Since the 1980s, the University of Chicago has made interdisciplinary graduate student-led workshops an integral part of its graduate programs.

Facilitated by the Council on Advanced Studies, workshops bring together students and faculty from the Divinity School, the Humanities Division, and the Social Sciences Division for collaborative, cross-disciplinary exchange around particular areas of interest and expertise. The workshops have become a distinctive part of the educational experience of art history graduate students at UChicago, providing a forum for presenting research and writing in progress, for students still in coursework and especially for advanced students who are working on their dissertations. Students in the Department of Art History participate and present in many workshops across disciplines.

20th and 21st Century Workshop

The 20th and 21st Century Workshop (C20/21) provides a home for questions that emerge and persist throughout the long 20th century about the relation between art and mass culture, the effects of new media technologies, and the relation between culture and politics, among others. Graduate students and faculty members across the humanities present and discuss work in progress that engages aesthetic objects, their contexts, reception, and theoretical possibilities.

African Studies Workshop

The African Studies Workshop (ASW) comprises an interdisciplinary group of students and faculty researching the peoples of Africa and its diasporas, past and present. One of the workshop’s primary goals is to elucidate Africa’s dynamic relationship to a wider world and to chart the effects of these processes in various spheres of African life.

Latin America and the Caribbean Workshop

The Workshop on Latin America and the Caribbean is an interdisciplinary forum and intellectual community for graduate students and faculty who are interested in the academic problems and literature pertaining to the region. The workshop hosts regular presentations of works in progress by students, faculty, and invited guests, as well as special events and gatherings. Participants share an interest in the history, literature, politics, culture, and social life of Latin America and the Caribbean but come from a wide range of disciplines from across the social sciences and humanities, enabling interdisciplinary conversation and exchange around questions of common interest to those whose work focuses on the region.

Mass Culture Workshop

The Mass Culture Workshop is a forum for recent and ongoing academic research on the historical, theoretical, and practical dimensions of modern mass media, including cinema, television, journalism, popular music, photography, advertising, fashion, public amusements, and computer technology. While interpretive problems presented by individual works and different types of mass media are considered, the focus rests on broader questions regarding the key role mass culture plays in the formation of contemporary public spheres. Because the scope of many forms of mass culture extends beyond the boundaries of any one discipline, the workshop is committed to interdisciplinary work.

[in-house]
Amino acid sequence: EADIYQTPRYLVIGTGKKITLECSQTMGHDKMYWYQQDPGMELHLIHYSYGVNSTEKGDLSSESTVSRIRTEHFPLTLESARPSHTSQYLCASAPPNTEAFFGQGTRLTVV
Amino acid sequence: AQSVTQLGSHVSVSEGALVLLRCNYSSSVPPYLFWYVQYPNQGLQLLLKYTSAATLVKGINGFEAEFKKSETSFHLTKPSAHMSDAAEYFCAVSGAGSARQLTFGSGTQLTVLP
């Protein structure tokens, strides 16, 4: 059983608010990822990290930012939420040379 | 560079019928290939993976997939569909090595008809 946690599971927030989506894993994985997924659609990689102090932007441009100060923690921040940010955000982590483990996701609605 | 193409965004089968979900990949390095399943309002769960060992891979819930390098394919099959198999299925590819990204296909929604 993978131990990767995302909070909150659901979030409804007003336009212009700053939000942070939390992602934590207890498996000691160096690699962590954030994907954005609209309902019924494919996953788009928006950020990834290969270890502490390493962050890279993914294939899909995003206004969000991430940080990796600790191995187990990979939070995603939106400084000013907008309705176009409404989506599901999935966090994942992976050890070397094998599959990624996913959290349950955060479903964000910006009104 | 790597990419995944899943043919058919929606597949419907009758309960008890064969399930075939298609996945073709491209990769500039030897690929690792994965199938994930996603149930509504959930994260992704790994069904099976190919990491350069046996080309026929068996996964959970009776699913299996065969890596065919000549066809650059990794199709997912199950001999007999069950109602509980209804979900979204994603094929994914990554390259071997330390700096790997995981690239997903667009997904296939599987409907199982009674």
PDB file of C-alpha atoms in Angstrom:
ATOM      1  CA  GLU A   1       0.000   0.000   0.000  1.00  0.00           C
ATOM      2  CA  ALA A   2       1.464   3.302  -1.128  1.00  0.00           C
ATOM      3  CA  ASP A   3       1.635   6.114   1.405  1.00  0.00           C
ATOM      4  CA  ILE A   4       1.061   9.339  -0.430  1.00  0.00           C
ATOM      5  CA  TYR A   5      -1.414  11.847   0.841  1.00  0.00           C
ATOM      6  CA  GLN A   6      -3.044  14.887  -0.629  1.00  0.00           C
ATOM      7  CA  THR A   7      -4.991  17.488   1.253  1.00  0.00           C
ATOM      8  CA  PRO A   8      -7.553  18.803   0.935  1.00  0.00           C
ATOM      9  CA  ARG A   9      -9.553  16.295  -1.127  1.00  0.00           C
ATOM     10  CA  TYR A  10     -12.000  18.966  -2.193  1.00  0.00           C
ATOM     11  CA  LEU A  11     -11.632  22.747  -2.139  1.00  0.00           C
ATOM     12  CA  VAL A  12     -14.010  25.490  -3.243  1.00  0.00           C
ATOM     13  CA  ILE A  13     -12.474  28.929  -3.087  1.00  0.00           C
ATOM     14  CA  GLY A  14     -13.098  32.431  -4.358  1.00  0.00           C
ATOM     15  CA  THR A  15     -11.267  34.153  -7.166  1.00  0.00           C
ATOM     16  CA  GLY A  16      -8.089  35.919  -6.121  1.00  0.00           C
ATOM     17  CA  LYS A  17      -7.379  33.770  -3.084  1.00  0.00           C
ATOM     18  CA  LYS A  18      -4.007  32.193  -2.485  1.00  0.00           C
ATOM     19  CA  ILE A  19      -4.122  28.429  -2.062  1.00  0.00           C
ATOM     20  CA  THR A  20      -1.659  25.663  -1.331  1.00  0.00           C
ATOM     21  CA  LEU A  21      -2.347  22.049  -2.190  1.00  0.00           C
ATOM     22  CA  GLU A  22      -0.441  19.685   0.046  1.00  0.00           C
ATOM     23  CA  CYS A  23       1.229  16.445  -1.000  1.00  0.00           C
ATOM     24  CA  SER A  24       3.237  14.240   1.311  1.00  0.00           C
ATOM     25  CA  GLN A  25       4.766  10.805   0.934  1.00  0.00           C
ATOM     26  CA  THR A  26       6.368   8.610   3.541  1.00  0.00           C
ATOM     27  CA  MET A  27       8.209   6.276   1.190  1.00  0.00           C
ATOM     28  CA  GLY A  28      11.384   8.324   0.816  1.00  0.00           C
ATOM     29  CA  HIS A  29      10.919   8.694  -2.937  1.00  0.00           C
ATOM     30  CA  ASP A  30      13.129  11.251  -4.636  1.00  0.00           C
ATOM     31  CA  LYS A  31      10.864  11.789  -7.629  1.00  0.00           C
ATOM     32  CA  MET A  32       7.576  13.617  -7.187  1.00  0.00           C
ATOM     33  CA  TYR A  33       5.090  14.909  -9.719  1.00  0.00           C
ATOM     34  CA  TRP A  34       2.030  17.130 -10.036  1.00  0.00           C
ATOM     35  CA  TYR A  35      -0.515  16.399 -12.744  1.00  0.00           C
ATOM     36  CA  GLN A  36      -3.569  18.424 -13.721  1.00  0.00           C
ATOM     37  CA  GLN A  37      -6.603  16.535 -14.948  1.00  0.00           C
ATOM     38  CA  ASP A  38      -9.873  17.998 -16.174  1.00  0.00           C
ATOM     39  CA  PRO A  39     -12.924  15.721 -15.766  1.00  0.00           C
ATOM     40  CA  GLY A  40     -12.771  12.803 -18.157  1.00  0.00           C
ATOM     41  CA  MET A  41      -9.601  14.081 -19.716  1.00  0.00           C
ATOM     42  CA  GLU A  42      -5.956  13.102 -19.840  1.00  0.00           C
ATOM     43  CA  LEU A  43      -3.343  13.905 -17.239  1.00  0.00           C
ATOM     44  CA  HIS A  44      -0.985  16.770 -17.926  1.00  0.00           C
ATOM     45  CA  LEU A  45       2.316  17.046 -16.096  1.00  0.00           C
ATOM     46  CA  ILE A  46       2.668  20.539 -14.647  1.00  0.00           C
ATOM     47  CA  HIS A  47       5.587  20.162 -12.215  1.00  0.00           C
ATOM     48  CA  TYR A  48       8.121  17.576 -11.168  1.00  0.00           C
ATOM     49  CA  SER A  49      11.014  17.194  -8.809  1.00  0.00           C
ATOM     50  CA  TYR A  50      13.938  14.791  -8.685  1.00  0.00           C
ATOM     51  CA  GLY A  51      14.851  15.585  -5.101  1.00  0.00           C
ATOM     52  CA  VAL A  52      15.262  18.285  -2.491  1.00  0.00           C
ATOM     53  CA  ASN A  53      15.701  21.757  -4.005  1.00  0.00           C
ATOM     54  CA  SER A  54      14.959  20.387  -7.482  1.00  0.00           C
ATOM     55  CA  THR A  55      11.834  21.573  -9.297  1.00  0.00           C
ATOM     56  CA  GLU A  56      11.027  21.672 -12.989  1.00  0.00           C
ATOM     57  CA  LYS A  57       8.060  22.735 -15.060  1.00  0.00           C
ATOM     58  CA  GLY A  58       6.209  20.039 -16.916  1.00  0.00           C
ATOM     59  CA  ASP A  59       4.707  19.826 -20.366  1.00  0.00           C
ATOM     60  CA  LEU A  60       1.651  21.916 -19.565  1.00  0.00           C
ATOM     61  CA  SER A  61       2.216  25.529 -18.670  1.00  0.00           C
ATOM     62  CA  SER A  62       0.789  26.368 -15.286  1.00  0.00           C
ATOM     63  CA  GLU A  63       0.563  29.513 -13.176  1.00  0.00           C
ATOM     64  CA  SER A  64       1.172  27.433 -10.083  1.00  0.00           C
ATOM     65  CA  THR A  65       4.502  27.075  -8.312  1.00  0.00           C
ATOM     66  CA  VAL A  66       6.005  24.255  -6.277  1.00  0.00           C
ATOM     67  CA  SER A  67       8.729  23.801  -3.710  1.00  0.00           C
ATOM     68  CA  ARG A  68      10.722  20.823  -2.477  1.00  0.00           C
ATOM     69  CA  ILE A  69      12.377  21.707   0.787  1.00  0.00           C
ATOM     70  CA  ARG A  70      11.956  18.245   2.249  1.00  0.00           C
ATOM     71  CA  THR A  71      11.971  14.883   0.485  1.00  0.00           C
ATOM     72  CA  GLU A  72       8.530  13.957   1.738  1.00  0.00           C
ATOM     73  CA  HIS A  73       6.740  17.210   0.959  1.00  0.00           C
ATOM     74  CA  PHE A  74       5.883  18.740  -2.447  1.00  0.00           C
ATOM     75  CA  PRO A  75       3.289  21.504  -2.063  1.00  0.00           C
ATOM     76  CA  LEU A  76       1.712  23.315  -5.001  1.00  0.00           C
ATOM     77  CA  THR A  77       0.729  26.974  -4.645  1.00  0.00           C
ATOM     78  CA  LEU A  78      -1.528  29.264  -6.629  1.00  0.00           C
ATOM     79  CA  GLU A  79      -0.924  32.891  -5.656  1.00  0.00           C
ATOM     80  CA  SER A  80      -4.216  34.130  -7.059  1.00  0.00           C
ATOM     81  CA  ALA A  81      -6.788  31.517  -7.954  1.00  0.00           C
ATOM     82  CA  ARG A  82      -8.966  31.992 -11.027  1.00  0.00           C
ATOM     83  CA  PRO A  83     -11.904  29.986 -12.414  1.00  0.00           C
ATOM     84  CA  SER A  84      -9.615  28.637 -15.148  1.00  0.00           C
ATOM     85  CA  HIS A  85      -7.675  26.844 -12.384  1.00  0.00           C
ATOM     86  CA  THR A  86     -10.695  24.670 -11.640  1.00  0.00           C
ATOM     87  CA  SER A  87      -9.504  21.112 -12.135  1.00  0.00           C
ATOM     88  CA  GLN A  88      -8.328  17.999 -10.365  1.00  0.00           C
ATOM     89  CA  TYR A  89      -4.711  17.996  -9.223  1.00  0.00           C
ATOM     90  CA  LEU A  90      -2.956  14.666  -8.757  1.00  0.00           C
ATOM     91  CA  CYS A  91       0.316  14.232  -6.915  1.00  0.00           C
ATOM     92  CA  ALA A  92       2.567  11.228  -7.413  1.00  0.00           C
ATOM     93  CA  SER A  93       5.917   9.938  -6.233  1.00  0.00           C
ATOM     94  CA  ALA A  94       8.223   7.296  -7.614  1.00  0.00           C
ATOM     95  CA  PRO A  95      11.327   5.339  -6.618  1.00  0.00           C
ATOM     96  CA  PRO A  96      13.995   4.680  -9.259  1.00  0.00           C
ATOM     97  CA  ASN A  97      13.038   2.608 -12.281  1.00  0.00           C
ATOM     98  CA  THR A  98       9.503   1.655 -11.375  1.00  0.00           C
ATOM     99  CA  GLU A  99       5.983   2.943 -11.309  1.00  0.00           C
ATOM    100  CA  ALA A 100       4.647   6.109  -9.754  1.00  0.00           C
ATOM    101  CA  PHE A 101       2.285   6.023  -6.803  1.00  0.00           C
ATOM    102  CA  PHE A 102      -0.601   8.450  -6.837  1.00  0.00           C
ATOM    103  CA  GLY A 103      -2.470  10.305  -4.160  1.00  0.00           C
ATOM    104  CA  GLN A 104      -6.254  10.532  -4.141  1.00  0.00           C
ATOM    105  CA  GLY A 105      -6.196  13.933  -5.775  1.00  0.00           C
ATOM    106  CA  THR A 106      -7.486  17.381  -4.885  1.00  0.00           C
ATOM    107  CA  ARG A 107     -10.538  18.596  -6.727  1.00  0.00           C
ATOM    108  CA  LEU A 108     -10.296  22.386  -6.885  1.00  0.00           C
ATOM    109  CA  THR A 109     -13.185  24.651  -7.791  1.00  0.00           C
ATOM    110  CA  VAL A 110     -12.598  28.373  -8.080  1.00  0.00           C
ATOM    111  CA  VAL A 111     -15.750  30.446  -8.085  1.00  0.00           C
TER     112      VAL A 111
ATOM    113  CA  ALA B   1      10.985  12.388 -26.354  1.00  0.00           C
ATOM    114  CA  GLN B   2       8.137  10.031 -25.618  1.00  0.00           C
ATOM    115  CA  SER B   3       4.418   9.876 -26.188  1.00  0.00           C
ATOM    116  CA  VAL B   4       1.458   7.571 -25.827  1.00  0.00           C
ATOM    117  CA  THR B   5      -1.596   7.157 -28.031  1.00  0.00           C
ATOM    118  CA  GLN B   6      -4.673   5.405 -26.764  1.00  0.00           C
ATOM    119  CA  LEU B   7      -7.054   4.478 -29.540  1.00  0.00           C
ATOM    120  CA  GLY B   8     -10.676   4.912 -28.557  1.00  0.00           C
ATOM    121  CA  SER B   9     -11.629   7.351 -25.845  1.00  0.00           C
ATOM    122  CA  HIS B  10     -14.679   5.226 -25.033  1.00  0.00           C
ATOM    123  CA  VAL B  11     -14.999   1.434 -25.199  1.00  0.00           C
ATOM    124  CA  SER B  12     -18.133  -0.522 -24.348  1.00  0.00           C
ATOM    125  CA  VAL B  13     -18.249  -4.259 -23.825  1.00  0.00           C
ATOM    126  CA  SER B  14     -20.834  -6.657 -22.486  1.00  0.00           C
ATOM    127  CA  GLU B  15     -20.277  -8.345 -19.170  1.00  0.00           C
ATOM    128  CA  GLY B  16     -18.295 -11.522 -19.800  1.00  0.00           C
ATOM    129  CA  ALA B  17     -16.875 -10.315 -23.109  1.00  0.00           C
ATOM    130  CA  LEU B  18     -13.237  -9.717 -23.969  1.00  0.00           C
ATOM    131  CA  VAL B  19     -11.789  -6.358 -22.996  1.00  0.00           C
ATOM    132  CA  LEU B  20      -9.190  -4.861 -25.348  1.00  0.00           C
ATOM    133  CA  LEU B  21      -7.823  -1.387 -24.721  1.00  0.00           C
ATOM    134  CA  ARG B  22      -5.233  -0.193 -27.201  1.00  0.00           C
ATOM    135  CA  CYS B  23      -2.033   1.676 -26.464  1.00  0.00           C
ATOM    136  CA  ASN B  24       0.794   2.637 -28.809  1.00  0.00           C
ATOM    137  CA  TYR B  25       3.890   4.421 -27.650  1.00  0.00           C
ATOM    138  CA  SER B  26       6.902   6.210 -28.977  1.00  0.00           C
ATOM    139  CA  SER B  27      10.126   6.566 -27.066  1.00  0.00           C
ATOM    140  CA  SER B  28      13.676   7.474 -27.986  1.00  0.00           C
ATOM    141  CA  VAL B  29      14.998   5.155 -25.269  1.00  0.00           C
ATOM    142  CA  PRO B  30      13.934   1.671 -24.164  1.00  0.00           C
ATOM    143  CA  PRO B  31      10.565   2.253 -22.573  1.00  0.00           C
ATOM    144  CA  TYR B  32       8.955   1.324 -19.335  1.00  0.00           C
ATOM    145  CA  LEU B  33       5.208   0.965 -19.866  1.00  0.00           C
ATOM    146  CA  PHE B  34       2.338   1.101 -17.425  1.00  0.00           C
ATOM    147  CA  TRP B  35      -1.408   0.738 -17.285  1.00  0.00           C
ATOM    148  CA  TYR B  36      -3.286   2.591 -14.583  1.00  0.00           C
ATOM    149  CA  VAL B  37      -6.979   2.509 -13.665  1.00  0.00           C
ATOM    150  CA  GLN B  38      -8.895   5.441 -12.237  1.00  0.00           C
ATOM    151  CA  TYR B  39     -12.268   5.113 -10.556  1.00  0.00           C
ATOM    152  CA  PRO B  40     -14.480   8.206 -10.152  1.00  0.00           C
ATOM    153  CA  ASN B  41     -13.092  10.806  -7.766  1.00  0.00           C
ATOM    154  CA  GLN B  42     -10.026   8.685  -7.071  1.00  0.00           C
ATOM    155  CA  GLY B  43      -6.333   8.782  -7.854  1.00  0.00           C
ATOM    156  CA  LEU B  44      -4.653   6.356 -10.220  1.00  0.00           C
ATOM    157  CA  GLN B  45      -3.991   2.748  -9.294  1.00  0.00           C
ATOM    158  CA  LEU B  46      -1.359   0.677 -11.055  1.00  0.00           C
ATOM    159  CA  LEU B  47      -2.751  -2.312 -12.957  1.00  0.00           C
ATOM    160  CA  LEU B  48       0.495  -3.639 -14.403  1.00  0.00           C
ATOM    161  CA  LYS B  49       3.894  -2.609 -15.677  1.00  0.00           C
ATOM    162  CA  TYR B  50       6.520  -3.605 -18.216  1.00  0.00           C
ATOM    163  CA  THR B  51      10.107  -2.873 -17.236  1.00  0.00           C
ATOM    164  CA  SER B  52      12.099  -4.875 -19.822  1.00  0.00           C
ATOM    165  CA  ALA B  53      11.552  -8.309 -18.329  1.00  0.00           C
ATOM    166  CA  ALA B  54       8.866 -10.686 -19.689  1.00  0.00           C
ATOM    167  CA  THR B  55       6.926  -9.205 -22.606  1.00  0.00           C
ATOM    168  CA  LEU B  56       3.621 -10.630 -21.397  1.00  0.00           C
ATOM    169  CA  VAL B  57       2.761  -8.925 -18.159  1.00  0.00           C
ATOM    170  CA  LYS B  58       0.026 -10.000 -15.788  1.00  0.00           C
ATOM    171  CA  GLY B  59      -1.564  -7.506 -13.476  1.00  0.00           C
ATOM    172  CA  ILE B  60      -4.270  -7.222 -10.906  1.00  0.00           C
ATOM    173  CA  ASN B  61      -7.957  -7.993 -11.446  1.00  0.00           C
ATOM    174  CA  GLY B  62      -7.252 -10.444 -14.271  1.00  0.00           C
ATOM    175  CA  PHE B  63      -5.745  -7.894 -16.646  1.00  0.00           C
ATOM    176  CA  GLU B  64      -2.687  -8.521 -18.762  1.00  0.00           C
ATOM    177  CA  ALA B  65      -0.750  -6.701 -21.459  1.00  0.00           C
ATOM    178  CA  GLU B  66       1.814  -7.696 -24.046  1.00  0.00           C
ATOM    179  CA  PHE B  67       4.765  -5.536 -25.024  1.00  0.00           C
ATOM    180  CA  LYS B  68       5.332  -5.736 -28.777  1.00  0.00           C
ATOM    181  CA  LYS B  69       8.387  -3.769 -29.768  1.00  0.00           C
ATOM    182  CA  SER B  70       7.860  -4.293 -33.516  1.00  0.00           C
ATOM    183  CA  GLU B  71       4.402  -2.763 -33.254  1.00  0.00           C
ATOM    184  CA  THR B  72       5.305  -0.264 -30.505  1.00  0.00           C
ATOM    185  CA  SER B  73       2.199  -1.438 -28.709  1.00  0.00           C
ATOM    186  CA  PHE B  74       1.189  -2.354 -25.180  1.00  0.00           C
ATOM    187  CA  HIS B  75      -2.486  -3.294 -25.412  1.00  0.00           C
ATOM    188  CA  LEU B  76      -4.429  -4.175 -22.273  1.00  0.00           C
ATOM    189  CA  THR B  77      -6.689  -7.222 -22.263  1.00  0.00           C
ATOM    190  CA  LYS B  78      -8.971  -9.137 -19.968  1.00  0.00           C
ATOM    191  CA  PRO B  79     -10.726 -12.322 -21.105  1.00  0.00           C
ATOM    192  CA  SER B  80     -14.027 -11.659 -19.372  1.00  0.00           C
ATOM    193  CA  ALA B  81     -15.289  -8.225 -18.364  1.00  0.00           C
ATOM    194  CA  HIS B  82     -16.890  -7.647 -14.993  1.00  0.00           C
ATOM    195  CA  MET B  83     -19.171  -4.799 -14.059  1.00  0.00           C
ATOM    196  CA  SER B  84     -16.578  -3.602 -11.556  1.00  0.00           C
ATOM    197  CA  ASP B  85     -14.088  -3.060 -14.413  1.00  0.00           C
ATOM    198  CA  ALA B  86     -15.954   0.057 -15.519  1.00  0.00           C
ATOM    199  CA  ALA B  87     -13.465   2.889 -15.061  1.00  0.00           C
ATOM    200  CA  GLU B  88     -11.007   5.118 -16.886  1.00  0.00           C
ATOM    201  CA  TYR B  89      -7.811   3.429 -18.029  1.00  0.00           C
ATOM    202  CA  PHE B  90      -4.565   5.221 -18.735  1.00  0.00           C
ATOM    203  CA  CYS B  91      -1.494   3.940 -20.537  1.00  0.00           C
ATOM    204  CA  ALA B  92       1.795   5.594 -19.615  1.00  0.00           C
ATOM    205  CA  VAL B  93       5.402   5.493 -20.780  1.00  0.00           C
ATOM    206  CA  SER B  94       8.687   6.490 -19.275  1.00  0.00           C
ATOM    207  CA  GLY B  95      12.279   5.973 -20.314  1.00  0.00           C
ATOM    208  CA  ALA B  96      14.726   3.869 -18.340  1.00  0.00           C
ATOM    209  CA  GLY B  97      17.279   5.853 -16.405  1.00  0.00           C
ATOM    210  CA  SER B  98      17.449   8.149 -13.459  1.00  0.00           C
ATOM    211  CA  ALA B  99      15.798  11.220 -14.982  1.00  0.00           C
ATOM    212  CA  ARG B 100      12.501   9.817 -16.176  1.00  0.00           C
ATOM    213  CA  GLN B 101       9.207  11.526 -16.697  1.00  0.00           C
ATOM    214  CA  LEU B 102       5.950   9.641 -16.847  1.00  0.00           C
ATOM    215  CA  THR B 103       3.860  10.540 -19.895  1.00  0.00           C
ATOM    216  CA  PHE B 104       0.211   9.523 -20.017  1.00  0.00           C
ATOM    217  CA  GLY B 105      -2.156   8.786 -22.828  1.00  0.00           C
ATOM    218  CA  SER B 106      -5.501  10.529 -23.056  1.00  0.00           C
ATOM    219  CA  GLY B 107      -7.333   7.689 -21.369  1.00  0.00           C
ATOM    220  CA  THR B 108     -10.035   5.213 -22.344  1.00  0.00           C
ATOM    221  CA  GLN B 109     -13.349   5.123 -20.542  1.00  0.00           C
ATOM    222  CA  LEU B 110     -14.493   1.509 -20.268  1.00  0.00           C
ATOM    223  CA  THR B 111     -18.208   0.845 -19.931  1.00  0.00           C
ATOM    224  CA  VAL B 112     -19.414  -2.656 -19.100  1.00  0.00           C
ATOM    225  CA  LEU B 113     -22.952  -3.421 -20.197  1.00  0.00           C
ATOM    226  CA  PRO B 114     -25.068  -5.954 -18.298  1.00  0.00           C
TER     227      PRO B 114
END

Medieval Studies Workshop

Started in 1994, the Medieval Studies Workshop is one of the longest running and most vibrant workshops on campus. Bringing together faculty and graduate students, both from the UChicago and from the wider Chicago community, the workshop is dedicated to interdisciplinary exchange. Participants come from a wide variety of disciplines including Art History, English, Divinity, History, Music, Linguistics, Romance Languages and Literatures, and Near Eastern Languages and Civilizations. While workshop sessions tend to focus on the European Middle Ages, c. 500-1500 CE, the workshop has hosted speakers on related areas such as Islamic and Byzantine studies.

Research in Art and Visual Evidence

The RAVE workshop specifically features scholarship on art, architecture, media, and art criticism across divisions of geography and historical periodization. In mobilizing art historical methodologies and interpretive approaches, RAVE seeks not to foreclose other frameworks for considering visual evidence and visual culture, but rather to use the tools of art history as the generating motor to open up broader dialogues about what and how artworks mean.

Slavery and Visual Culture Workshop

The Working Group on Slavery and Visual Culture provides an interdisciplinary forum for the discussion of research on the visual imagining of slavery and the slave trade as well as on the production and use of images and material objects by enslaved peoples and slaveholders. Our goal is to explore the multivalent relationships between slavery and visuality, investigating themes such as the mechanics and disruptions of the disciplinary gaze in slave societies and societies with slaves; trans-historical comparative approaches to the study of visuality under slavery; visual culture and its connections to regimes of racialized enslavement in modernity; and the roles played by the visual logics of slavery in processes of self-fashioning and the accumulation of (visual/cultural) capital.

Students in the VMPEA workshop look at a work by Kimiyo Mishima, Untitled, 1974, Terracotta

Visual and Material Perspectives on East Asia

The VMPEA workshop centers on the study of material or visual objects from East Asia. It explores the possible use of recent theories of art, history, and material and visual culture in the study of East Asia. Presentations of studies of objects, sites, visual materials, and built environments cover a variety of historical periods and geographic locations within East Asia. Flexible in how the methodologies are defined, this workshop does not limit itself to art history but also includes archaeology, anthropology, film studies, museum studies, and visual culture. The workshop invites UChicago students and faculty as well as outside speakers to participate.